NOTE: THIS ARTICLE REFERS TO THE FILED VERSION OF THE BILL DATED 2-27-13, NOT THE FINAL VERSION.
SB 522 by Senator Craig Estes (R-Wichita Falls) proposes significant reforms to the procedures for conducting contested cases before state agencies. Here is a brief summary of the main provisions of the bill:
Notice: The bill requires the contents of a notice of hearing to state specifically the factual matters asserted and allows a party to request a detailed statement of the facts, which must be delivered not less than 10 days prior to the hearing date (current law is 3 days, with no detailed statement of factual matters). In a suit for judicial review, the failure of an agency to provide the factual statement constitutes substantial prejudice to the rights of the appellant.
Licenses: The bill allows a licensing agency to summarily suspend a license pending proceedings for revocation or other action, if it finds that an imminent peril to the public health, safety, or welfare imperatively requires emergency action. An order for summary suspension must incorporate a factual and legal basis establishing the imminent peril standard. Such an order is final and immediately appealable to Travis County district court. Failure to provide the required information in the order constitutes substantial prejudice to the rights of the license holder.
Final Decisions: The bill specifies that a final decision of an agency adverse to any party must be signed by a person authorized by law to sign the agency decision. If a party has submitted proposed conclusions of law in addition to proposed findings of fact, the decision must include a ruling on each proposed conclusion. The bill further mandates that the agency shall notify each party of its decision by certified or registered mail or by electronic means. The agency must keep a record documenting the provision and receipt of the notice. If an adversely affected party does not receive timely notice, any time period relating to the decision or a motion for rehearing does not begin to run until the party receives the notice or acquires actual knowledge of the signed decision or rehearing order. To establish a revised time period, the adversely affected party must prove, on sworn motion and notice, that the date the party received notice or acquired actual knowledge was more than 14 days after the decision or order was signed.
Time of Decision: An agency decision must be signed not later than 60 days after the date the hearing is finally closed, subject to extension by the agency or person who conducts the hearing. The bill also specifies that a decision in a contested case is final when a decision or order overruling a motion for rehearing is signed.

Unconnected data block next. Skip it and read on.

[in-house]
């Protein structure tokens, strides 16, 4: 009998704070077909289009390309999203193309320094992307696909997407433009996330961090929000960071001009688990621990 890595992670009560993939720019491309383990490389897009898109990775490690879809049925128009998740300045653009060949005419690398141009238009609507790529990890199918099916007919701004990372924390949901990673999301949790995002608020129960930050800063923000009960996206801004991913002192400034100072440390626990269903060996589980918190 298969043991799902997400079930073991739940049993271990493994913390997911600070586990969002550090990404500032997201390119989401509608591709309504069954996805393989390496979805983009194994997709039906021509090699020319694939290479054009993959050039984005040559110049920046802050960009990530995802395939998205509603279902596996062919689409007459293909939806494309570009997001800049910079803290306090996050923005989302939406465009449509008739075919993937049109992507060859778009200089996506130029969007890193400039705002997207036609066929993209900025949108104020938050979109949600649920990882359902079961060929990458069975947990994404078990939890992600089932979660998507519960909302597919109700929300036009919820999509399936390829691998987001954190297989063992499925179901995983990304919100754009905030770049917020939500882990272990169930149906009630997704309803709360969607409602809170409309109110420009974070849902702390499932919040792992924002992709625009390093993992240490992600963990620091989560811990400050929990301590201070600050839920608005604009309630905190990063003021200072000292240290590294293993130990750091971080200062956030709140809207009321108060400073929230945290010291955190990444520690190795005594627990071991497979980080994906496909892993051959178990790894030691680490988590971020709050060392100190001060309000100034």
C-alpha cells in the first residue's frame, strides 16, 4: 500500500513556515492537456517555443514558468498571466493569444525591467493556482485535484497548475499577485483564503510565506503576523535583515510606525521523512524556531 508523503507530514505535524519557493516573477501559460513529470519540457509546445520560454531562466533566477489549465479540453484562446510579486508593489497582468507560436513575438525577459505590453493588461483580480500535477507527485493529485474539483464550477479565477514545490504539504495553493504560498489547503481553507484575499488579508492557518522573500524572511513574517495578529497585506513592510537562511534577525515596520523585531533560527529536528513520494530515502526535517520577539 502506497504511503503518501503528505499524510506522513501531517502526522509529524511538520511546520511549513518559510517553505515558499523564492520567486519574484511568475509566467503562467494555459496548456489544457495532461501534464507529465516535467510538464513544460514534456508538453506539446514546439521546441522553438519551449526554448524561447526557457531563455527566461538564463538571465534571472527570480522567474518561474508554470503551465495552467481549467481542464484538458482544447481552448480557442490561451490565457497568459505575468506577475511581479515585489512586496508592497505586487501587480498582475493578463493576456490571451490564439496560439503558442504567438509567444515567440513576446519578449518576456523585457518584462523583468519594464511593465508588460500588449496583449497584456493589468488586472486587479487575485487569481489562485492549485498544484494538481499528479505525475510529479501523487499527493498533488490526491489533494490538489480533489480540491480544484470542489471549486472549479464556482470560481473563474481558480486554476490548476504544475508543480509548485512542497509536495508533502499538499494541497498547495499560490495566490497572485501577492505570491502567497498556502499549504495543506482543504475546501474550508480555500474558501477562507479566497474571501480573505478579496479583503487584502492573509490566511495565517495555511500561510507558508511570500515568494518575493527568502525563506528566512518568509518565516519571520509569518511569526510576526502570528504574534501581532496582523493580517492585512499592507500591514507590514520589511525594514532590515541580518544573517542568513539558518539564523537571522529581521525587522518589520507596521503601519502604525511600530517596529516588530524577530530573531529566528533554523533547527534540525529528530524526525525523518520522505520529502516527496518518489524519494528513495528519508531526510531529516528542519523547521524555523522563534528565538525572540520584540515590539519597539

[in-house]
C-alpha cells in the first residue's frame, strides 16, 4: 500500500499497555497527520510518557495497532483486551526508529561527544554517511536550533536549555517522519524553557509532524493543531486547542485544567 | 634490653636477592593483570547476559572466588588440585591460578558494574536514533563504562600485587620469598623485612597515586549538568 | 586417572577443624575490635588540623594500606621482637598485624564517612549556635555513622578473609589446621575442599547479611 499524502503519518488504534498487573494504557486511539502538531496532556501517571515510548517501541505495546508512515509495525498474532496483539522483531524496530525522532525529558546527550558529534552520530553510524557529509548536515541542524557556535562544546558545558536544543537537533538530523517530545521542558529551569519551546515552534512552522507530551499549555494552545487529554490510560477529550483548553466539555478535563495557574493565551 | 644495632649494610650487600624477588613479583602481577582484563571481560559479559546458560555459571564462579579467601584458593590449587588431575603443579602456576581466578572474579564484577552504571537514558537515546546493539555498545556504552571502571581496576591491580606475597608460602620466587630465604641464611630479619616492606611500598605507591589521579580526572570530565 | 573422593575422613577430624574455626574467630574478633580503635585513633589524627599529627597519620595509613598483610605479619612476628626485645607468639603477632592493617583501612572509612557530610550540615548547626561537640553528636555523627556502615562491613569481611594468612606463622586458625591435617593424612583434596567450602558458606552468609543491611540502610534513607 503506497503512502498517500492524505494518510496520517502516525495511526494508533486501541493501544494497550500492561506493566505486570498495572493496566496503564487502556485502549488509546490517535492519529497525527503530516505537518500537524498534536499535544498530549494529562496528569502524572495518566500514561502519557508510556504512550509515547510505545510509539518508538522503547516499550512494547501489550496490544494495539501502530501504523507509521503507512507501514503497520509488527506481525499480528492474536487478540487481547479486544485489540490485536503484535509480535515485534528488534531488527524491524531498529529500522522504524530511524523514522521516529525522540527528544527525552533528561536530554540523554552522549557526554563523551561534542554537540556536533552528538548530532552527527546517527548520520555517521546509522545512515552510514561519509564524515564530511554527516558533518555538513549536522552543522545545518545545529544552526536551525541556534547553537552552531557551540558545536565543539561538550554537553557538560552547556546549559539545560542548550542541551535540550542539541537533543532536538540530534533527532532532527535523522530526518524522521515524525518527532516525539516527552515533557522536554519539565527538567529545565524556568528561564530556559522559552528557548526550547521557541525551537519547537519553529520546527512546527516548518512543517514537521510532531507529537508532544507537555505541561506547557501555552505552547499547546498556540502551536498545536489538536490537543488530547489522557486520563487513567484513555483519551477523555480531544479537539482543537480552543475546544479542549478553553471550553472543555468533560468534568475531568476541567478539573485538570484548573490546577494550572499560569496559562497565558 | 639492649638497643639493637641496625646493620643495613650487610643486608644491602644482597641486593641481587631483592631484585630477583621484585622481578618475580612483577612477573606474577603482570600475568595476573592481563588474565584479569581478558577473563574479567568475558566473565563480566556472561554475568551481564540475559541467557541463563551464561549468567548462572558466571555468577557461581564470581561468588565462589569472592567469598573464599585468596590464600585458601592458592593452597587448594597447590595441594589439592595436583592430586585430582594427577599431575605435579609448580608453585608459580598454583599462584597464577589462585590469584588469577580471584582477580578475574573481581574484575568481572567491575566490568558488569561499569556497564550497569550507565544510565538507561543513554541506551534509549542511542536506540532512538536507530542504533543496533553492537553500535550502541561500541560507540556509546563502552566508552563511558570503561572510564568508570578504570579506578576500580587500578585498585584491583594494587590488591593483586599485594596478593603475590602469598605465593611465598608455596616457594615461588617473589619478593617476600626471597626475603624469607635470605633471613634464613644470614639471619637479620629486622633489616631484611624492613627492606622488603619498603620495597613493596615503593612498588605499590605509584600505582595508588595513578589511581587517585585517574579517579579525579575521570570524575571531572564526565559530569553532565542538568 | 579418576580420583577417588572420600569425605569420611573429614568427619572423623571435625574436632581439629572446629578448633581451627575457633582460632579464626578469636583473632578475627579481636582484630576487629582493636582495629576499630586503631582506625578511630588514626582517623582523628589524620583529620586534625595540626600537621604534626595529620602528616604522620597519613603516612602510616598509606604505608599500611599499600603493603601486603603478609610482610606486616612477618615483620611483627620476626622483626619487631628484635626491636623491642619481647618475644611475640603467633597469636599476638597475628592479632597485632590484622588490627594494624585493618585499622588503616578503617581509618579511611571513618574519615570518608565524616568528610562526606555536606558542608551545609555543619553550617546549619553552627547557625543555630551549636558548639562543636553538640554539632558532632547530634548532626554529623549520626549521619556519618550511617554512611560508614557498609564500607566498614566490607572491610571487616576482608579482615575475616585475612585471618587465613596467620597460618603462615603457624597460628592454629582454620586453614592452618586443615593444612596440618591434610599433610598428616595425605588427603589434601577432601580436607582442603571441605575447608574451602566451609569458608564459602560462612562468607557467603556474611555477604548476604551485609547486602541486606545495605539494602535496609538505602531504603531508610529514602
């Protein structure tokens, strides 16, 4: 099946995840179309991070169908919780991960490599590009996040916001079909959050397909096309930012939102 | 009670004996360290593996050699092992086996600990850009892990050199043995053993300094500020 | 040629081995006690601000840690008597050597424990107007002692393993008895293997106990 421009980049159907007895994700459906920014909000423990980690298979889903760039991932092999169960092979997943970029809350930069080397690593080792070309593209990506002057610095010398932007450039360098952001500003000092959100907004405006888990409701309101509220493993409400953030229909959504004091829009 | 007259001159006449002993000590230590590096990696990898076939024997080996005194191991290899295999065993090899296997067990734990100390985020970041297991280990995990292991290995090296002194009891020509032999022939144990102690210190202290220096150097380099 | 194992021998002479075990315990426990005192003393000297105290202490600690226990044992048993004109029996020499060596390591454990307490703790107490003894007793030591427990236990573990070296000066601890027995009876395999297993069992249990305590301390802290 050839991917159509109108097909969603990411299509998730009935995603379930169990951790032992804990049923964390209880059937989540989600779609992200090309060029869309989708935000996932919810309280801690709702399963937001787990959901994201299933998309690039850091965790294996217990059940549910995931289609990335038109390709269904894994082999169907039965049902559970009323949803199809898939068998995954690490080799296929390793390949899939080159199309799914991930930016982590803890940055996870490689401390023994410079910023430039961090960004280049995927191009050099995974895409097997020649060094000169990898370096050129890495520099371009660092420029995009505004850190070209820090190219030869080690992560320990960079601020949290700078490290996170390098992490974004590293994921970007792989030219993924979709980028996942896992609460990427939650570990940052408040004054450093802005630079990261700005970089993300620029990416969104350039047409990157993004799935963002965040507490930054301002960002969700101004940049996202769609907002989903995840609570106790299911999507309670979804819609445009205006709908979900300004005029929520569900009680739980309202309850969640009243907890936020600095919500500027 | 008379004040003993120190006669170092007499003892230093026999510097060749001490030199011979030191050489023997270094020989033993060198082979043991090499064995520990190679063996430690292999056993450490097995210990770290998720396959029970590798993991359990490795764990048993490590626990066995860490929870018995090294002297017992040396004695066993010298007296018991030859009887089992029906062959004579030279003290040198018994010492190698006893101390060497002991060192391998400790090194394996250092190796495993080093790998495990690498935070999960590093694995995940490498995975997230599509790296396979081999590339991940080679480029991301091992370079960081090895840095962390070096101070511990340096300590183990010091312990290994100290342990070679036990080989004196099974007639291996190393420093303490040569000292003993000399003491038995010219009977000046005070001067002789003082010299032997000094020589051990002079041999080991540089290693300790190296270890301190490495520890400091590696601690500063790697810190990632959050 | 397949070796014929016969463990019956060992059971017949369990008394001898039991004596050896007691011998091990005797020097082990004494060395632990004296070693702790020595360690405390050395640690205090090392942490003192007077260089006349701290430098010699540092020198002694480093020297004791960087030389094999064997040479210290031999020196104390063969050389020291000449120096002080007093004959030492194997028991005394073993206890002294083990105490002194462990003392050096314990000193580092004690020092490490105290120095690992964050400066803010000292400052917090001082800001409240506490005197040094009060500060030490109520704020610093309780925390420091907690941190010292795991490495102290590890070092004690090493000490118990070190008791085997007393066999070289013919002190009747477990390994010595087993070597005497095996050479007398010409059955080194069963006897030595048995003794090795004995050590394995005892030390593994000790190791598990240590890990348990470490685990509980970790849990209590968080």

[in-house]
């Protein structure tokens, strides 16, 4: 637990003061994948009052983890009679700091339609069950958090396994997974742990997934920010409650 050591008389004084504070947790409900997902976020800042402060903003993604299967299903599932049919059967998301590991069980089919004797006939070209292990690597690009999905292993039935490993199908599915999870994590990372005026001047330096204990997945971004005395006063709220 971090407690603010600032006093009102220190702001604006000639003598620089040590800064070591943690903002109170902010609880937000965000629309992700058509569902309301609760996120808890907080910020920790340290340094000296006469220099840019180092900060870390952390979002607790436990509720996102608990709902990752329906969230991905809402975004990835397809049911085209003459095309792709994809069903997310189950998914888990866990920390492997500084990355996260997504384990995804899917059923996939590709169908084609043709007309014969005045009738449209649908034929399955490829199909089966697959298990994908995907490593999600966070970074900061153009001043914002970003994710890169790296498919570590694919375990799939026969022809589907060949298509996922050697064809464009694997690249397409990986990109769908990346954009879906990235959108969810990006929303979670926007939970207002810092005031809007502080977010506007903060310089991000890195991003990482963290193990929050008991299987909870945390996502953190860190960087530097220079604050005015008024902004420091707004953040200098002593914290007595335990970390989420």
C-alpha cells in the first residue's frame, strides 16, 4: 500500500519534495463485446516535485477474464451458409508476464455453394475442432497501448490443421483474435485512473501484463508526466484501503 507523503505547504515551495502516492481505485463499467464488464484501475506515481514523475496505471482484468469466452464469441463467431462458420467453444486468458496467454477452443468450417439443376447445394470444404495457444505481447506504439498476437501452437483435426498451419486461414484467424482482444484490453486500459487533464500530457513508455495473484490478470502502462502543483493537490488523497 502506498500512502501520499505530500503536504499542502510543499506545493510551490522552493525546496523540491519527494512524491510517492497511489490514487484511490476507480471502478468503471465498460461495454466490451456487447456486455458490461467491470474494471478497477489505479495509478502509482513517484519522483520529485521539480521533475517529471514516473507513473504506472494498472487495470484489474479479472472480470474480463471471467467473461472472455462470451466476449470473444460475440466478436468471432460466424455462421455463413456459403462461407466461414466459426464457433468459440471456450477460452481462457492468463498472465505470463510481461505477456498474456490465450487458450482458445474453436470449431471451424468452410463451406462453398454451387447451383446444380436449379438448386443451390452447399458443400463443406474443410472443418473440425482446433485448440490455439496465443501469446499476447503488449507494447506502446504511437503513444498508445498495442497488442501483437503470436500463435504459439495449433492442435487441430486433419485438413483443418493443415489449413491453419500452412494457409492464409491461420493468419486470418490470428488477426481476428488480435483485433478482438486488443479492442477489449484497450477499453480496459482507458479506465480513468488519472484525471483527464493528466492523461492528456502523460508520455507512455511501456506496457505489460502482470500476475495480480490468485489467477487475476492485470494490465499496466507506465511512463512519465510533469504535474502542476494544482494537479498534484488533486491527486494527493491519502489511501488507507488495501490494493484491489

Motions for Rehearing: A motion for rehearing must be served on all parties to the contested case in accordance with Rule 21a, TRCP, not later than 20 days after the date on which the decision is signed. A reply to the motion is due not later than 30 days after the date the decision is signed, or not later than 10 days after the motion for rehearing is filed if the time for filing the motion for rehearing has been extended by agreement or written agency order. The agency must act on the motion no later than 45 days after the decision is signed or the motion is overruled by operation of law. This time may be extended by the agency on its own motion or on the motion of any party. A motion for rehearing must specify the findings of fact or conclusions of law complained of and any evidentiary or legal ruling claimed to be erroneous. It must also specify the legal and factual basis for the claimed error. After the agency rules on the motion for rehearing, a further motion must be filed not later than 20 days after the ruling is signed, if the order modifies in any respect the original decision, even if the modification does not change the outcome of the case or makes only typographical, grammatical, or immaterial changes, or if the order vacates the original decision and issues a new decision.
Judicial Review: Current law mandates that judicial review be initiated by filing a petition not later than 30 days after the agency decision is final and appealable. The bill adds that a prematurely filed petition is effective to initiate judicial review and deemed filed on the day of, but after, the event that begins the period for filing a petition.
SB 522 would take effect September 1, 2013.